Coal ash communities join forces

A new coalition of citizens groups from communities near coal ash ponds is calling for more oversight of the clean-up process.

Posted Updated
Goldsboro coal ash pond
Laura Leslie
RALEIGH, N.C. — Coal ash opponents are calling for changes to the way Duke Energy cleans up its coal ash ponds.

The new group, called Alliance for Carolinians Together Against Coal Ash, held its introductory news conference at the state legislature Wednesday. It's a coalition made up of citizens groups from communities near coal-fired power plants, as well as environmental groups including NC WARN, Appalachian Voices, Blue Ridge Environmental Defense League, River Guardians and Clean Water North Carolina.

A law passed last year requires Duke to excavate some of its 32 coal ash lagoons around the state, but the utility could be allowed to simply cap the rest of the unlined pits as long as state regulators sign off on it.

Since then, tests by the Department of Environmental Quality have found hundreds of contaminated wells near coal ash sites. Many contain high levels of vanadium, arsenic, hexavalent chromium and other cancer-causing metals and compounds that are found in coal ash.

Duke has supplied bottled water to many of the affected communities but has insisted that it's not responsible for most, if any, of the contaminated wells. Arsenic, for example, occurs naturally at high levels in some places in North Carolina. The 2014 law would require corrective action to clean up groundwater, but only if state regulators determine that the coal ash pits are responsible for the contamination.

"Our first priority is protecting groundwater and the environment around our sites. We recently completed extensive groundwater assessments that generally indicate that groundwater around our sites is flowing away from neighbor wells and is not impacting drinking water," said Duke Energy spokesman Jeff Brooks.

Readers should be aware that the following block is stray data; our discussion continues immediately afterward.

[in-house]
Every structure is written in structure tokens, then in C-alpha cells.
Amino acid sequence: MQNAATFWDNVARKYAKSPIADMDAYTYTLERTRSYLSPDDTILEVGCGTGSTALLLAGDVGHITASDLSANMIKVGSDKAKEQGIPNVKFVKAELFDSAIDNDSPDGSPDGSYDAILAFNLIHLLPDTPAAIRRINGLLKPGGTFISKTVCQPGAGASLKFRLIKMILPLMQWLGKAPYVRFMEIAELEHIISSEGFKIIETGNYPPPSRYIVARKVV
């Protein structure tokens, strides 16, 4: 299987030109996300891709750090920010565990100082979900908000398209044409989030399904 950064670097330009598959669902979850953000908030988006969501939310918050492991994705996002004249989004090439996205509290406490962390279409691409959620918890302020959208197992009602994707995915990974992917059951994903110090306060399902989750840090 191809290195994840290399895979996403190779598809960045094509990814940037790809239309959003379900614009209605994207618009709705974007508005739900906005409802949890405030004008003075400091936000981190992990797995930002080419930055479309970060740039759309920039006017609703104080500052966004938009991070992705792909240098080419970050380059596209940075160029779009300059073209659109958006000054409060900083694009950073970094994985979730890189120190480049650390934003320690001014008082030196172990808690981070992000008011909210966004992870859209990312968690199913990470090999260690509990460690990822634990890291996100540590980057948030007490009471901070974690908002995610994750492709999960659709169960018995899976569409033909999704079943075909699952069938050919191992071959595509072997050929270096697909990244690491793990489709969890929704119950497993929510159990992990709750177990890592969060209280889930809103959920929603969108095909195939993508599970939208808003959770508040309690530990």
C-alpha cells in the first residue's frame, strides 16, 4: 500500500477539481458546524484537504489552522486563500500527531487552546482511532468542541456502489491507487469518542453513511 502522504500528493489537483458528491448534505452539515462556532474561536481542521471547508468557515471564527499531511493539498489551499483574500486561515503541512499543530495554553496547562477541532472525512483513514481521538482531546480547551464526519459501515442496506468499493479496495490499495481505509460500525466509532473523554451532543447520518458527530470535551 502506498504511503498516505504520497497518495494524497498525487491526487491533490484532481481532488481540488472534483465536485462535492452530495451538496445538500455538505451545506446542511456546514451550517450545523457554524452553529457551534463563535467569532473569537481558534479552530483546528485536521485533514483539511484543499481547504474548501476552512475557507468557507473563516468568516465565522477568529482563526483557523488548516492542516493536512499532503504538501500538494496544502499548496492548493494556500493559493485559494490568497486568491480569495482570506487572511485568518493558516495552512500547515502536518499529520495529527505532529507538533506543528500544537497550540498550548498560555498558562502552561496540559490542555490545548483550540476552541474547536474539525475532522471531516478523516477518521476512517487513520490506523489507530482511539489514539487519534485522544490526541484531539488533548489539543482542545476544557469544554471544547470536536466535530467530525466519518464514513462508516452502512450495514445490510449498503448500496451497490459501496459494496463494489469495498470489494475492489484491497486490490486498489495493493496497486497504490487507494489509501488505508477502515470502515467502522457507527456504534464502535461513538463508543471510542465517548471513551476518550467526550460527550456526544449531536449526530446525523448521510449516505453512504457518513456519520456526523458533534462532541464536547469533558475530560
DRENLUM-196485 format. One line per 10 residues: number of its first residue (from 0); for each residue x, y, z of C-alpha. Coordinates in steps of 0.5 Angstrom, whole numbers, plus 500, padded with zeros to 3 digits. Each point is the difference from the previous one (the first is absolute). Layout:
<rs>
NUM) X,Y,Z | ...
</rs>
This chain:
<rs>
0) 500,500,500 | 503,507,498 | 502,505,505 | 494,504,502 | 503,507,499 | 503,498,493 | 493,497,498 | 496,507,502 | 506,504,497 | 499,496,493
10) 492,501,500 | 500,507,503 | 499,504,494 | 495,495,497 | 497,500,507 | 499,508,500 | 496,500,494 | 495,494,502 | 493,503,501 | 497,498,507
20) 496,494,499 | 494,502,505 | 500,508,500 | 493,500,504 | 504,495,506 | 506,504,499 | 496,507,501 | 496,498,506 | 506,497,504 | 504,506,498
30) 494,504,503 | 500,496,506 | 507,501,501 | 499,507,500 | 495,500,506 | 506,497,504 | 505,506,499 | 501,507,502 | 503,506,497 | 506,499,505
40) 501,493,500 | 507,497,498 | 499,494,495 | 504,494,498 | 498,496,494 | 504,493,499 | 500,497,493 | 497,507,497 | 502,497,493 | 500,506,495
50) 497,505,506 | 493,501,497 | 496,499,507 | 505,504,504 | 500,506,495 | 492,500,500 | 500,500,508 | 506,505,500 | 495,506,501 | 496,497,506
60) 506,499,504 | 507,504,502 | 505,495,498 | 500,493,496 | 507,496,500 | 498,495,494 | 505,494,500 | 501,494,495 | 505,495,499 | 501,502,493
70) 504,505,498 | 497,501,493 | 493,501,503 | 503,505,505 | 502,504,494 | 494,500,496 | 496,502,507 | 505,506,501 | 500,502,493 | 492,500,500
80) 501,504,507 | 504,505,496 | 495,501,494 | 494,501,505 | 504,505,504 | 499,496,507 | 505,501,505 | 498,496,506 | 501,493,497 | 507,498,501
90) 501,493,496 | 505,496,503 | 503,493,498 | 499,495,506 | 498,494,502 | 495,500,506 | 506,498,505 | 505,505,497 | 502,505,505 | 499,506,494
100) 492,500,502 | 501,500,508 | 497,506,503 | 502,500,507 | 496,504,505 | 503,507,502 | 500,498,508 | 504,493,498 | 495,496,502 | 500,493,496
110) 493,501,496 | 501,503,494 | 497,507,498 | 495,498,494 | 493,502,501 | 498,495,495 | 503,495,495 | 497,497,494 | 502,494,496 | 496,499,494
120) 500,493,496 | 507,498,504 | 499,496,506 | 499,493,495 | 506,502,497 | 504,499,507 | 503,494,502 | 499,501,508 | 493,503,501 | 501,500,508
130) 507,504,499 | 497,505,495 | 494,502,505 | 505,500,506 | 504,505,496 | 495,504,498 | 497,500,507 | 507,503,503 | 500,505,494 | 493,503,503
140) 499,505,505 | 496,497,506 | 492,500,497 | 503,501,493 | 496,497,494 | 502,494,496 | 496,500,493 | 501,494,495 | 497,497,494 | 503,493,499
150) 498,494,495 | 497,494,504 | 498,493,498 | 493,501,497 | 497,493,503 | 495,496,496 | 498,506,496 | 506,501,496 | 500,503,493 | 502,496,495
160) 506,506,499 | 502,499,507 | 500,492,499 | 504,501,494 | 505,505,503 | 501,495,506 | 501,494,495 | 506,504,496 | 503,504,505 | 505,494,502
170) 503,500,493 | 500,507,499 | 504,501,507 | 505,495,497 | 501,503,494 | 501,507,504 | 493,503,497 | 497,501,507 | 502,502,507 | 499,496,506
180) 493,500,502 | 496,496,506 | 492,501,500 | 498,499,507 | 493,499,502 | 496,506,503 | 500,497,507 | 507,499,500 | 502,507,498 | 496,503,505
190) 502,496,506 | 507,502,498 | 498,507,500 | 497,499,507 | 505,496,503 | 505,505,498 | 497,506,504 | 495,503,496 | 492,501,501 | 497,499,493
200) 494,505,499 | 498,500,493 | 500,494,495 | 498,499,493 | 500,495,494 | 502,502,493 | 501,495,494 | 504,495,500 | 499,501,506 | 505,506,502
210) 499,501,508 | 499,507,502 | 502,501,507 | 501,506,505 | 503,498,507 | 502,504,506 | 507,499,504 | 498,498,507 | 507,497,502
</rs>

Bobby Jones with the Downeast Coal Ash Coalition lives near the Lee plant in Goldsboro, and he and many of his neighbors have been warned their wells are contaminated with cancer-causing compounds. He says his community has had higher-than-average rates of cancer and neurological disorders for years.

Duke is already planning to excavate the Lee pits and move the ash to lined pits in an abandoned clay mine in Lee County. But Jones called on state leaders to force Duke to clean up the groundwater as well.

"Gov. McCrory, we invite you to come to our communities and visit us. We need for you to show us we are as important to you as Duke Energy," Jones said. "But if you value your health, please don't drink the water."

Tracey Edwards, who lives near the Belews Creek plant in Stokes County, said, “The public has been deceived into thinking it’s safe to live near these sites when it’s clearly not. It has taken a deadly toll on my community. We want Duke Energy to do the right thing and clean it up."

The coalition is calling for a more transparent coal ash clean-up process that involves the citizens of affected communities, as well as more stringent oversight of the process by elected officials and environmental regulators.

They're also calling on Duke and state leaders to rethink how the coal ash, once excavated, is disposed of.

Responding for the McCrory administration, DEQ spokesman Mike Rusher replied via email, "This administration was the first to tackle the more than 60-year-old problem of coal ash and ihttps://wral-pubtools.cbcnewmedia.com/pubtools2/ssued a record $25.1 million fine to hold Duke Energy accountable for groundwater contamination.

"State law mandates that DEQ oversee the cleanup and closure of all of coal ash impoundments based on sound science and public participation," Rusher wrote. "We are proud of the progress made by this administration and remain committed to protecting public health and the environment through science-based decisions and rigorous oversight of the cleanup process.”

Meantime, Duke spokesman Jeff Brooks said the company is making progress on its cleanup plan.

"The strategies and techniques we’re using are based in science, and are designed to protect the environment and minimize impacts to local communities," Brooks said in a statement to WRAL News. "The closure process, established under state law, offers numerous opportunities for public participation and input, and is designed to be transparent throughout."

Related Topics


Copyright 2023 by Capitol Broadcasting Company. All rights reserved. This material may not be published, broadcast, rewritten or redistributed.